Former Child Star Christina Ricci: It’s ‘Abuse’ To Make Your Children Famous

"I feel it’s child abuse to make your child famous"

Christina Ricci attends the Lifetime Winter Movies Mixer at the Andaz Hotel on January 09, 2019 in Los Angeles, California.
Rich Fury / Staff / Getty Images
 

Actress Christina Ricci, whom everyone remembers as the gleefully dour Wednesday from "The Addams Family," added herself to the list of former child stars speaking out against children being in the spotlight.

 

Speaking to the New York Post at the Christian Siriano show during New York Fashion Week, the former "Casper" star said that parents who try to "make [their] child famous" commit abuse. Ricci got her start at the age of 9 starring alongside Cher, Winona Ryder, and Bob Hoskins in "Mermaids."

"I feel it’s child abuse to make your child famous," the 38-year-old actress and current mother said. "Once [my son's] an adult, and he studies, and he understands that it’s an art form, then he can pursue an acting career if he’d like."

Ricci went on to say that fame does harm to children, many of whom go on to become drug addicts while dealing with a host of other issues.

"Being famous is not good for children, it’s just not," she said. "We have a million examples of why it’s not good for children. I’m just not going to risk it. Why would you put the most precious thing in your life up for that?"

As noted by Fox News, however, Ricci's condemnation of child stardom stands in stark contrast to what she told People in July in which she professed to have enjoyed working at such a young age.

"I’ve had some incredible experiences and loved working as a child. I have to say ‘The Addams Family’ movies were two really – they were like glory days for me as a 10 and 12-year-old. Those were great movies to be on," she said at the time. "Cher was the most famous actress I’ve worked with, and it was my first movie. She was so open and so incredibly kind and generous. I learned a ton from her. I could ask her directly, ‘How do you do it? How do you make yourself cry?’ And she would try to help me learn how to do it. She was great."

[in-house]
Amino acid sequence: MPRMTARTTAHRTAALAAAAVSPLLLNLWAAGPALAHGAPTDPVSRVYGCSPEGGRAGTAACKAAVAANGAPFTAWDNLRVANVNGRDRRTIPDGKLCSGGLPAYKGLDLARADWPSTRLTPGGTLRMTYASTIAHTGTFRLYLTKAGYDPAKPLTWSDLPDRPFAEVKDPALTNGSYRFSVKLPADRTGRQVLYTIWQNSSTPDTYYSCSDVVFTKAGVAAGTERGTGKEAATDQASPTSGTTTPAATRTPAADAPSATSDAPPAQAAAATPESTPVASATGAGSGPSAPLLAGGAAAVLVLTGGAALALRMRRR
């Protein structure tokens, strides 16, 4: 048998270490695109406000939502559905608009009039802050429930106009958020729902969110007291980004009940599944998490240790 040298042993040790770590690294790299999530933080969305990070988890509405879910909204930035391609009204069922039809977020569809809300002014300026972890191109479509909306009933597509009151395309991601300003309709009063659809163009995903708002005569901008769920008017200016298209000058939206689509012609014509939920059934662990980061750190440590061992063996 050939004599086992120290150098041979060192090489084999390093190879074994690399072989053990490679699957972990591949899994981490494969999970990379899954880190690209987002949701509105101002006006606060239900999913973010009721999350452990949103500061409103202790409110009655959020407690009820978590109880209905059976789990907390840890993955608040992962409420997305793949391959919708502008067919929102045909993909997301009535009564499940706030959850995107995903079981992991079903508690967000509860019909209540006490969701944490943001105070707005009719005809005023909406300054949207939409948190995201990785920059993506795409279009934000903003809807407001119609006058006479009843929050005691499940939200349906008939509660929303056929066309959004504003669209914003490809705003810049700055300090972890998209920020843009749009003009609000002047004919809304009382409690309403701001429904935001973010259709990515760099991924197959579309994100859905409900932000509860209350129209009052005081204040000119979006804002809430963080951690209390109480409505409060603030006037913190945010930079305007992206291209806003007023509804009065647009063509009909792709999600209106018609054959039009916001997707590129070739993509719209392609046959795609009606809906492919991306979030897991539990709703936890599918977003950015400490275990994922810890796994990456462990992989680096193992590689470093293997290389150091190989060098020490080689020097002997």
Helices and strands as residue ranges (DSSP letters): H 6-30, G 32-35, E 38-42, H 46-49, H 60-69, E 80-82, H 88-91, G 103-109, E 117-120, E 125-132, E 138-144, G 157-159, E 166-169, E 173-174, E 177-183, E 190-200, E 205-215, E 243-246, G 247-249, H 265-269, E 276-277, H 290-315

In the same interview with People, Ricci said she had zero regrets about being a child star, which launched her to a net worth of $18 million.

Ricci insisted she has zero regrets embarking on acting as a child. In fact, the actress said being a child star increased her confidence.

"I loved working," said Ricci. "I loved being a kid who had a talent. I loved being good at something. I loved all that positive reinforcement I got every day. I loved getting to use my imagination in a way that really created things. It was incredible to be able to do that so young."

Ricci did, however, tell the Telegraph in 2017 that Hollywood is not for everyone despite her coming out unscathed. "I’m here and I’m great and there’s no problem," she said. "But I don’t think that being a child actor is healthy for people. It immediately takes you out of the shared human experience."

 

In recent years, with the release of the documentary "An Open Secret" and testimonies from actors Corey Feldman and Elijah Wood, the American public has become slowly more aware of Hollywood's abuse of child actors. Fortunately, Ricci has never indicated or testified to having experienced that side of the industry; another child actress from the '90s, Eliza Dushku, however, has. In an emotional Facebook post last year, Dushku described how the famed stunt coordinator, Joel Kramer, allegedly molested her one afternoon in his Miami hotel.

I remember, so clearly 25 years later, how Joel Kramer made me feel special, how he methodically built my and my parents’ trust, for months grooming me; exactly how he lured me to his Miami hotel room with a promise to my parent that he would take me for a swim at the stunt crew’s hotel pool and for my first sushi meal thereafter.

I remember vividly how he methodically drew the shades and turned down the lights; how he cranked up the air-conditioning to what felt like freezing levels, where exactly he placed me on one of the two hotel room beds, what movie he put on the television (Coneheads); how he disappeared in the bathroom and emerged, naked, bearing nothing but a small hand towel held flimsy at his mid-section. I remember what I was wearing (my favorite white denim shorts, thankfully, secured enough for me to keep on).

I remember how he laid me down on the bed, wrapped me with his gigantic writhing body, and rubbed all over me. He spoke these words: 'You’re not going to sleep on me now sweetie, stop pretending you’re sleeping,' as he rubbed harder and faster against my catatonic body. When he was ‘finished’, he suggested, 'I think we should be careful…,' [about telling anyone] he meant. I was 12, he was 36.

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